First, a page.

One of the things Vermonter By Choice Murphy Robinson likes about her adoptive state is how Vermont’s Constitution grants its citizens “liberty in seasonable times, to hunt and fowl on the lands they hold and on other lands not inclosed [sic] . . . under proper regulations.” She thinks this guarantee is consonant with Vermont’s long tradition of sustainable rural life-ways, which include the skills and ethos she teaches as a wilderness guide and outdoor educator.
Murphy was born in Iowa, raised in Maine, and makes her home in a tiny house in Worcester. She founded Mountainsong Expeditions, where she teaches skills for living lightly on the land, and with spirit.
Raised a vegetarian, Murphy is now an omnivore who promotes ethical deer hunting practices that go far beyond game laws, and touch on the history, myths, and spirituality of hunting as a way of deepening our human connection to and honoring the forests that sustain us.
At Mount Holyoke College in western Massachusetts, Murphy fell in love with the trees in the arboretum, the nearby mountains, and Medieval studies, which led her to spend her junior year at the University of York in England. To escape the urban setting of the university, she joined the hiking club and walked the Yorkshire moors and dales.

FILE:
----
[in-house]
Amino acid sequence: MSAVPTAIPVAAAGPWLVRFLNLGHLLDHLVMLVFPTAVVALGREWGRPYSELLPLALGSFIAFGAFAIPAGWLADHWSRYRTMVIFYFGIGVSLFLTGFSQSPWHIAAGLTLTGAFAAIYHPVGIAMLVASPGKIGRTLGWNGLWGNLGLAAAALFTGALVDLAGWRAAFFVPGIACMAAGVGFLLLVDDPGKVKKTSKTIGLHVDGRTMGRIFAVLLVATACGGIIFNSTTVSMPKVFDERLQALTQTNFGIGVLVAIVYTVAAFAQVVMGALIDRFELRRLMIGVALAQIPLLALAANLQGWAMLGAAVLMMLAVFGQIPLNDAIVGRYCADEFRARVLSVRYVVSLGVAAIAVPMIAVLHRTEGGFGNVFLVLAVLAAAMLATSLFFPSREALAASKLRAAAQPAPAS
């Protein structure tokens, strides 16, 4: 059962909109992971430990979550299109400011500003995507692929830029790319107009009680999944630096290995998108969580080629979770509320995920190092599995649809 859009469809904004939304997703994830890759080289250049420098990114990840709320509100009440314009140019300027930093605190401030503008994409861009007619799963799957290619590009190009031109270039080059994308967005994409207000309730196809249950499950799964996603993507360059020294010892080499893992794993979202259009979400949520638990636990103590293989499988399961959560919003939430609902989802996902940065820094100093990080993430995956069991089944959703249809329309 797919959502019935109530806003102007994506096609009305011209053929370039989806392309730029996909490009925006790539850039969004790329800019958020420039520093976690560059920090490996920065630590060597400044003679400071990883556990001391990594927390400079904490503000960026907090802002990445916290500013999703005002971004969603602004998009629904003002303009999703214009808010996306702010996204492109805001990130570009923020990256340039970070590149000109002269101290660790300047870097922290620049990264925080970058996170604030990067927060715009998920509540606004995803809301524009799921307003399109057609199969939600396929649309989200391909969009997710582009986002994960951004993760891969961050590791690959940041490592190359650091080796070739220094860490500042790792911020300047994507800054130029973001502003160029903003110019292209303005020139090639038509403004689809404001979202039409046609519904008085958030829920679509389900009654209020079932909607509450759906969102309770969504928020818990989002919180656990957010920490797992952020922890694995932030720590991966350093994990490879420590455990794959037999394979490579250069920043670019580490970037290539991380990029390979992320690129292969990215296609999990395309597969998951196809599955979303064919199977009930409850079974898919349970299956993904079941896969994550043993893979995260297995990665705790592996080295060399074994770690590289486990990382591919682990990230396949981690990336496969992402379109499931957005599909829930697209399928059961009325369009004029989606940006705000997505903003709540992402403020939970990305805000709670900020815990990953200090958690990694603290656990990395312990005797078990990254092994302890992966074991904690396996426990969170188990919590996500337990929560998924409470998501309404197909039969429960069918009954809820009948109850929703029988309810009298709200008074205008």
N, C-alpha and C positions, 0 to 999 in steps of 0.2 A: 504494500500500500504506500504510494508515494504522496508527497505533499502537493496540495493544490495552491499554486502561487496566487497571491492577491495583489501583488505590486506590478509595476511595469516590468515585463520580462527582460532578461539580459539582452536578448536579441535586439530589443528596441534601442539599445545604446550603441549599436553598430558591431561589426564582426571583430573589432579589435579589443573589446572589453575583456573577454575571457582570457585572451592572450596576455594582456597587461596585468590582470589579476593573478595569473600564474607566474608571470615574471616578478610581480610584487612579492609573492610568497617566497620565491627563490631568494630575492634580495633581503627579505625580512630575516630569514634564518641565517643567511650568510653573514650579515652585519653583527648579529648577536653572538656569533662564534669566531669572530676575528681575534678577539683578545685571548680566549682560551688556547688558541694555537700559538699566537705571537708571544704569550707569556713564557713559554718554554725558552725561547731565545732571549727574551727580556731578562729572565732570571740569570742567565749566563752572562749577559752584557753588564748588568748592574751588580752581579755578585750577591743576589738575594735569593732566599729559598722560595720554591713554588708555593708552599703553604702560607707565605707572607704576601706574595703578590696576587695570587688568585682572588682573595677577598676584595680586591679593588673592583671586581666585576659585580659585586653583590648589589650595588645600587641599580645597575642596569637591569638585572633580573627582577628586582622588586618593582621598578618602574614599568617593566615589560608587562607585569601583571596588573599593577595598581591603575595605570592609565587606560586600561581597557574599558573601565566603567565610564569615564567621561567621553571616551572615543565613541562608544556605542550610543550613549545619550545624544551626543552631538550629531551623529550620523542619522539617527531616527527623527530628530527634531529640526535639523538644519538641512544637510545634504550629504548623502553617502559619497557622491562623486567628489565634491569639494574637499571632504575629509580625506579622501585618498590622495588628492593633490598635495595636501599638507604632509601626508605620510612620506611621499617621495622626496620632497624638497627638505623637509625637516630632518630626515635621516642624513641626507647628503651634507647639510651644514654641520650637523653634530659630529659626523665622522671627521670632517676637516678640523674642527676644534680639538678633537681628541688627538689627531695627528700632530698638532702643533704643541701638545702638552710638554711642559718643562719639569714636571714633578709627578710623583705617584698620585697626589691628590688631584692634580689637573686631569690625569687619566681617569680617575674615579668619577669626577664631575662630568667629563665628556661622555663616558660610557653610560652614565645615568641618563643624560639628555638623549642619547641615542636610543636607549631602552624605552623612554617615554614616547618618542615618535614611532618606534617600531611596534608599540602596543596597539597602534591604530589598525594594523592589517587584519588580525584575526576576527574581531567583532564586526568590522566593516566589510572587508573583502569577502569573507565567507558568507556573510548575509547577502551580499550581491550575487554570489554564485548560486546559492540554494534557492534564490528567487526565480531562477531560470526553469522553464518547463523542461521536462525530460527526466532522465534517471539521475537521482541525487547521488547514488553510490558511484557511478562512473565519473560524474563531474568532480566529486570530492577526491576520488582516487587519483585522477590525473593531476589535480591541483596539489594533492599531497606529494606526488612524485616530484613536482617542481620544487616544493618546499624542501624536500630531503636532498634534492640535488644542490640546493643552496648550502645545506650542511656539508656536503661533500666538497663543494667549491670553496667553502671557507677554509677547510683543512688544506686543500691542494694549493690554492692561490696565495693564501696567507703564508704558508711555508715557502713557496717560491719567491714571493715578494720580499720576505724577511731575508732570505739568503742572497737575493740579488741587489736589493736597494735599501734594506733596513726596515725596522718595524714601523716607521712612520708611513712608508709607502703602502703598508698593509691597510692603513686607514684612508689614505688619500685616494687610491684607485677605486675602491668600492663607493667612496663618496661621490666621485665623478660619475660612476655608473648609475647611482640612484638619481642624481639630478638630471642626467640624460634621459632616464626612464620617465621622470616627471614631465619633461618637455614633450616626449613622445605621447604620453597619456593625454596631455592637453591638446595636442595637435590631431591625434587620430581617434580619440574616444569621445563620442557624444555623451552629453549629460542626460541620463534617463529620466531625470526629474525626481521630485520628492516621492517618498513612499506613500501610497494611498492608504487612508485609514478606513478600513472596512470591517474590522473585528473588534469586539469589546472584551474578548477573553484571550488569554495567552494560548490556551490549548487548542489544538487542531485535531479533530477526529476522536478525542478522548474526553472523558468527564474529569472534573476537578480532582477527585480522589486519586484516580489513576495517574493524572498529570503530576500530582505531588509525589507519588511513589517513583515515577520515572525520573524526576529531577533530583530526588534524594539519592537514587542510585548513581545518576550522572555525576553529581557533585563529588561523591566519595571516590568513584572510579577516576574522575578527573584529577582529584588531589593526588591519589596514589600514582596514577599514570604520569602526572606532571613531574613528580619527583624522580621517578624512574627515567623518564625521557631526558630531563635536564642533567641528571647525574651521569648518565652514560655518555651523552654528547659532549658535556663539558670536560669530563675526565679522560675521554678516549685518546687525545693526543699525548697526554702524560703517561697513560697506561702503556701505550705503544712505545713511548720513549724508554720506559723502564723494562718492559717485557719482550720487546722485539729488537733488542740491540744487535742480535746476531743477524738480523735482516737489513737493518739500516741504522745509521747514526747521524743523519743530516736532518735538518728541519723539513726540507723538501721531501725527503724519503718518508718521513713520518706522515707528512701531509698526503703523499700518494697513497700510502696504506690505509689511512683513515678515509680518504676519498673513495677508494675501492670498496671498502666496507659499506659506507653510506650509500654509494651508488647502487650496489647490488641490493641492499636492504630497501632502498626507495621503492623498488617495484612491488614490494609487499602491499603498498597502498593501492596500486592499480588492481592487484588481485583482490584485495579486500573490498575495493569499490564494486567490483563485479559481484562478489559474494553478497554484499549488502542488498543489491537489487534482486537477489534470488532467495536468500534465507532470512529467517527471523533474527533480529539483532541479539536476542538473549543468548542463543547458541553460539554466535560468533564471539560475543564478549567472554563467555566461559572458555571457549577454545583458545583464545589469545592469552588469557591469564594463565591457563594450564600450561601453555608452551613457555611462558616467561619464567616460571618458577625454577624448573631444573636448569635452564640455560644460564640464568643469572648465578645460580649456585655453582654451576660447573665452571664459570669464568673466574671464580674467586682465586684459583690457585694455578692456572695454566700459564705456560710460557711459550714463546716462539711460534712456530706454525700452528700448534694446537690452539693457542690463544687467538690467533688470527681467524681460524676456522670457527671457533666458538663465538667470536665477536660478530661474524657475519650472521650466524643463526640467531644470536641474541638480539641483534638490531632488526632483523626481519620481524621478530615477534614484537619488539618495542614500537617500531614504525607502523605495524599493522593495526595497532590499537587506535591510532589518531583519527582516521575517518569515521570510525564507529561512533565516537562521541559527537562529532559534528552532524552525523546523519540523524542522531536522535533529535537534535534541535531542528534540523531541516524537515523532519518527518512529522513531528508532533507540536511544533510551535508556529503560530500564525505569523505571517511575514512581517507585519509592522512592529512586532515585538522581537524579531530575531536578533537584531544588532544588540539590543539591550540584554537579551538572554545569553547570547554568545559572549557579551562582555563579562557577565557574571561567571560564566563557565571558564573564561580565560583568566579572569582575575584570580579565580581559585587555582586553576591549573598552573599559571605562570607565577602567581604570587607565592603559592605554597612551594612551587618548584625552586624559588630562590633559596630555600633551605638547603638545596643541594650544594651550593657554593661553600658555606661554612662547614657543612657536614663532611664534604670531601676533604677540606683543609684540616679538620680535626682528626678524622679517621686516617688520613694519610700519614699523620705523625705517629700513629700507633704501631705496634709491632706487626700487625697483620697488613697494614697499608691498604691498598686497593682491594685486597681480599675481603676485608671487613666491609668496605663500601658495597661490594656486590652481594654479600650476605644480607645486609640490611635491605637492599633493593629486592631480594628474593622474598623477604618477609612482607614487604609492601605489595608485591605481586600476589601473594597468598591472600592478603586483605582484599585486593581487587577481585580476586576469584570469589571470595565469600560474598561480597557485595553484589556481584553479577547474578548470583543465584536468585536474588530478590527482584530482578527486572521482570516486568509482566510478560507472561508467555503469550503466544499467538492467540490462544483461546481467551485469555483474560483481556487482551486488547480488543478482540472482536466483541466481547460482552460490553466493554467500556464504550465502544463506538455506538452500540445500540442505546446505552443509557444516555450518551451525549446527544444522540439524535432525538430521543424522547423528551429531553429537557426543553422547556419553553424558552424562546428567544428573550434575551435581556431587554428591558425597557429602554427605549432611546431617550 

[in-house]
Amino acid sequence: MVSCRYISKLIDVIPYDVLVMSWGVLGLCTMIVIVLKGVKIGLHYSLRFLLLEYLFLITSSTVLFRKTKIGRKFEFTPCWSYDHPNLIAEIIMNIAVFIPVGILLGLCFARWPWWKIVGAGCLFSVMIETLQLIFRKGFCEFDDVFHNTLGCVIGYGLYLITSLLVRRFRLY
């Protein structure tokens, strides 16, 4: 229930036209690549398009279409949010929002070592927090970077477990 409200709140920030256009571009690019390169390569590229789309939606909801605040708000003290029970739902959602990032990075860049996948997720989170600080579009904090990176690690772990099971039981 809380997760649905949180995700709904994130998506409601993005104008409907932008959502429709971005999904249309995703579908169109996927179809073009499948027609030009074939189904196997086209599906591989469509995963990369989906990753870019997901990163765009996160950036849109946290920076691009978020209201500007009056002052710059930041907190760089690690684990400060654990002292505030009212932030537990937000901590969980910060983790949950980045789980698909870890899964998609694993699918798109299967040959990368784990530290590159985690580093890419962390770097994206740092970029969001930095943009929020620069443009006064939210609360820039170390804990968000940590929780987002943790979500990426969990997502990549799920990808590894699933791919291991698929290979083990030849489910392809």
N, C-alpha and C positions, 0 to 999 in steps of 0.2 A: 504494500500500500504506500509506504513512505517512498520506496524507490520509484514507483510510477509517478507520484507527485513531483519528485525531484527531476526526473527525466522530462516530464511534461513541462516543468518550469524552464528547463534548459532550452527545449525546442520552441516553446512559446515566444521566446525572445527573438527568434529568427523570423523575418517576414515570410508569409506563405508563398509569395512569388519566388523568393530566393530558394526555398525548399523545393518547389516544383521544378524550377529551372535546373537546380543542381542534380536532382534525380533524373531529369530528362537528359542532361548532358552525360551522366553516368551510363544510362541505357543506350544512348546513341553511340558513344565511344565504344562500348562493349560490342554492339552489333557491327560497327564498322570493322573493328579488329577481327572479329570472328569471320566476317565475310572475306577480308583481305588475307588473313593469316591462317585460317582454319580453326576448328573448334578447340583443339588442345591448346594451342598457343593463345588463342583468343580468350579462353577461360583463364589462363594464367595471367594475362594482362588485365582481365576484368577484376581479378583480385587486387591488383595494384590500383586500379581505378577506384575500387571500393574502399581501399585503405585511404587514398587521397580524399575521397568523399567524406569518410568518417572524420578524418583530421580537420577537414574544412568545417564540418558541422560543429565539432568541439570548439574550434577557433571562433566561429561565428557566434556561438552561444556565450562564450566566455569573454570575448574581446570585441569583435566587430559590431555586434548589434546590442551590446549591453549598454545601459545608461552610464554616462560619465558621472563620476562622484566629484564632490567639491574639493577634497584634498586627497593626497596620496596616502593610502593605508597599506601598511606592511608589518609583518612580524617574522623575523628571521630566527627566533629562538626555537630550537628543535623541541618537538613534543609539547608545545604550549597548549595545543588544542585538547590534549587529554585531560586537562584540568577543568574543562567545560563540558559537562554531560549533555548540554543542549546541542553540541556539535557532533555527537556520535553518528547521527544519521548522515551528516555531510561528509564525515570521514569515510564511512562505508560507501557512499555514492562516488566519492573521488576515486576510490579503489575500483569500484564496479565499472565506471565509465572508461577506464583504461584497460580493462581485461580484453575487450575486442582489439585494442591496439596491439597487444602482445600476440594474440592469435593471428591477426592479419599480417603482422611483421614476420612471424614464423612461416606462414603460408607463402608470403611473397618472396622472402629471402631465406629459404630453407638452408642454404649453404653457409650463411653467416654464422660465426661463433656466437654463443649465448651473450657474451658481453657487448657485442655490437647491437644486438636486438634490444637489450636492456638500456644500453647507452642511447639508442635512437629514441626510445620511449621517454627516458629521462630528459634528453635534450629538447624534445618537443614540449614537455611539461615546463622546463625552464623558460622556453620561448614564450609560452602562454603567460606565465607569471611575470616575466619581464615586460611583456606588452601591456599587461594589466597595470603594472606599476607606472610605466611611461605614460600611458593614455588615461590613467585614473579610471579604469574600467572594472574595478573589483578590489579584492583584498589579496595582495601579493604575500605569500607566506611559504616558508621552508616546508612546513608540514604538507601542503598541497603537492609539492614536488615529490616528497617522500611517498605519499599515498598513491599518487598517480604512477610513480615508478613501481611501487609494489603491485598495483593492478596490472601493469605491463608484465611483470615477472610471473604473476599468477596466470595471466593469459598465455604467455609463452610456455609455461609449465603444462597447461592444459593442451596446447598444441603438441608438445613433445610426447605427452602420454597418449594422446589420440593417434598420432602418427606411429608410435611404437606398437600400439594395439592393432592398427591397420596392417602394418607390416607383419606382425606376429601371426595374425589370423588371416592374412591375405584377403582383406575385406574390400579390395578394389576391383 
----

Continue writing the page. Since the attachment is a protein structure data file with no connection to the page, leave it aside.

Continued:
By the end of her year in England, Murphy became a student hike leader and trained in wilderness first aid. Just before returning to the United States, she hiked the 90-mile West Highland Way in Scotland; the day before boarding the plane home, she chanced upon a book about the world’s great hiking trails, where she first learned about the Appalachian Trail. A few years later, she hiked it.
After graduating from college, Murphy began her career as a professional wilderness guide, including as a summer wilderness leader for the Farm and Wilderness Camp in Plymouth, Vermont. Winters found her working outdoors in Minnesota, Arizona, Utah and California. She even attempted urban living in Berkeley, California – and gladly returned to Vermont.
Murphy is deeply appreciative of the strong Vermont traditions of a sustainable food chain and local economy. She values Vermonters’ willingness to live and let live; she has found Vermont to be a place that is both rural and accepting of people constructing meaningful lives.
In Vermont, Murphy has been able to establish a wilderness school that reflects her values of inclusiveness, spirituality and feminism; she’s continued her studies into Medieval traditions of female spirituality, and she’s found a community of others who observe a variety of earth-based spiritual practices constructing a spiritual, feminist life.
Murphy says it best: “I really love it here. Vermont really feels like home.”
Vermonters by Choice profiles Vermonters whose deliberate choice to live here adds to the state’s vitality and culture. If you would like to nominate someone to be profiled, please contact me.
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